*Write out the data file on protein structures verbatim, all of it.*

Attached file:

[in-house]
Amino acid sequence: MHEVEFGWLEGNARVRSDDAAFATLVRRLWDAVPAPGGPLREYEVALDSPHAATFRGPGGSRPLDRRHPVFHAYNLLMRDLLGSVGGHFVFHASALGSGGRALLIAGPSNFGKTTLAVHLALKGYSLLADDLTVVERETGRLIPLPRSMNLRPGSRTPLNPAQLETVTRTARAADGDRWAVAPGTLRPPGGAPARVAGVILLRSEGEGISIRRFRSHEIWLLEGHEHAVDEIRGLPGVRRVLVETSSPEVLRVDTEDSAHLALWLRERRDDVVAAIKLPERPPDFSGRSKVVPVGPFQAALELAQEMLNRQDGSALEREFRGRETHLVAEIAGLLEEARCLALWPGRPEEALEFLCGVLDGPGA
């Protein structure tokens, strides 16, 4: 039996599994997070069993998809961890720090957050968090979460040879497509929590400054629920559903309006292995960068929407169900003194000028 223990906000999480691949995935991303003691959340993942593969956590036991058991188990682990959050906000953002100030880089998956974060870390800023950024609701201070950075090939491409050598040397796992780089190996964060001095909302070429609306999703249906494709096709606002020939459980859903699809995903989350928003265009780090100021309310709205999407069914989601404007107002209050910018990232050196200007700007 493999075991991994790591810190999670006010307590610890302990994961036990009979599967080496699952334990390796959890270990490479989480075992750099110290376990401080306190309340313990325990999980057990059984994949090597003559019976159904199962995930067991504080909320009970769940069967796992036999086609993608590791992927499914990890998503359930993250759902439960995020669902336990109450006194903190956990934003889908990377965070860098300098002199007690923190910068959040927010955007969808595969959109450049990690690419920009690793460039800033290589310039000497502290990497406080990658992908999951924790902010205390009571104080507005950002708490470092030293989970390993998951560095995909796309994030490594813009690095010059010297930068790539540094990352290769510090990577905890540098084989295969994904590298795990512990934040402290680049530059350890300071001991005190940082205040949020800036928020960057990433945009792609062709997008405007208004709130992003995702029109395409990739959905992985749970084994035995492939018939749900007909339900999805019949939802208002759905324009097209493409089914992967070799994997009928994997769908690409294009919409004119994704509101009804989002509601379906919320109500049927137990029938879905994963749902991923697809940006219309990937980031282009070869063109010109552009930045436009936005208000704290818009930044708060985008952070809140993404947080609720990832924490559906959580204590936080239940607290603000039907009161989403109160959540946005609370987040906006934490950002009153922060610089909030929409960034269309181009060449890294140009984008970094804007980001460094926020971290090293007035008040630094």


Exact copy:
[in-house]
Amino acid sequence: MHEVEFGWLEGNARVRSDDAAFATLVRRLWDAVPAPGGPLREYEVALDSPHAATFRGPGGSRPLDRRHPVFHAYNLLMRDLLGSVGGHFVFHASALGSGGRALLIAGPSNFGKTTLAVHLALKGYSLLADDLTVVERETGRLIPLPRSMNLRPGSRTPLNPAQLETVTRTARAADGDRWAVAPGTLRPPGGAPARVAGVILLRSEGEGISIRRFRSHEIWLLEGHEHAVDEIRGLPGVRRVLVETSSPEVLRVDTEDSAHLALWLRERRDDVVAAIKLPERPPDFSGRSKVVPVGPFQAALELAQEMLNRQDGSALEREFRGRETHLVAEIAGLLEEARCLALWPGRPEEALEFLCGVLDGPGA
């Protein structure tokens, strides 16, 4: 039996599994997070069993998809961890720090957050968090979460040879497509929590400054629920559903309006292995960068929407169900003194000028 223990906000999480691949995935991303003691959340993942593969956590036991058991188990682990959050906000953002100030880089998956974060870390800023950024609701201070950075090939491409050598040397796992780089190996964060001095909302070429609306999703249906494709096709606002020939459980859903699809995903989350928003265009780090100021309310709205999407069914989601404007107002209050910018990232050196200007700007 493999075991991994790591810190999670006010307590610890302990994961036990009979599967080496699952334990390796959890270990490479989480075992750099110290376990401080306190309340313990325990999980057990059984994949090597003559019976159904199962995930067991504080909320009970769940069967796992036999086609993608590791992927499914990890998503359930993250759902439960995020669902336990109450006194903190956990934003889908990377965070860098300098002199007690923190910068959040927010955007969808595969959109450049990690690419920009690793460039800033290589310039000497502290990497406080990658992908999951924790902010205390009571104080507005950002708490470092030293989970390993998951560095995909796309994030490594813009690095010059010297930068790539540094990352290769510090990577905890540098084989295969994904590298795990512990934040402290680049530059350890300071001991005190940082205040949020800036928020960057990433945009792609062709997008405007208004709130992003995702029109395409990739959905992985749970084994035995492939018939749900007909339900999805019949939802208002759905324009097209493409089914992967070799994997009928994997769908690409294009919409004119994704509101009804989002509601379906919320109500049927137990029938879905994963749902991923697809940006219309990937980031282009070869063109010109552009930045436009936005208000704290818009930044708060985008952070809140993404947080609720990832924490559906959580204590936080239940607290603000039907009161989403109160959540946005609370987040906006934490950002009153922060610089909030929409960034269309181009060449890294140009984008970094804007980001460094926020971290090293007035008040630094």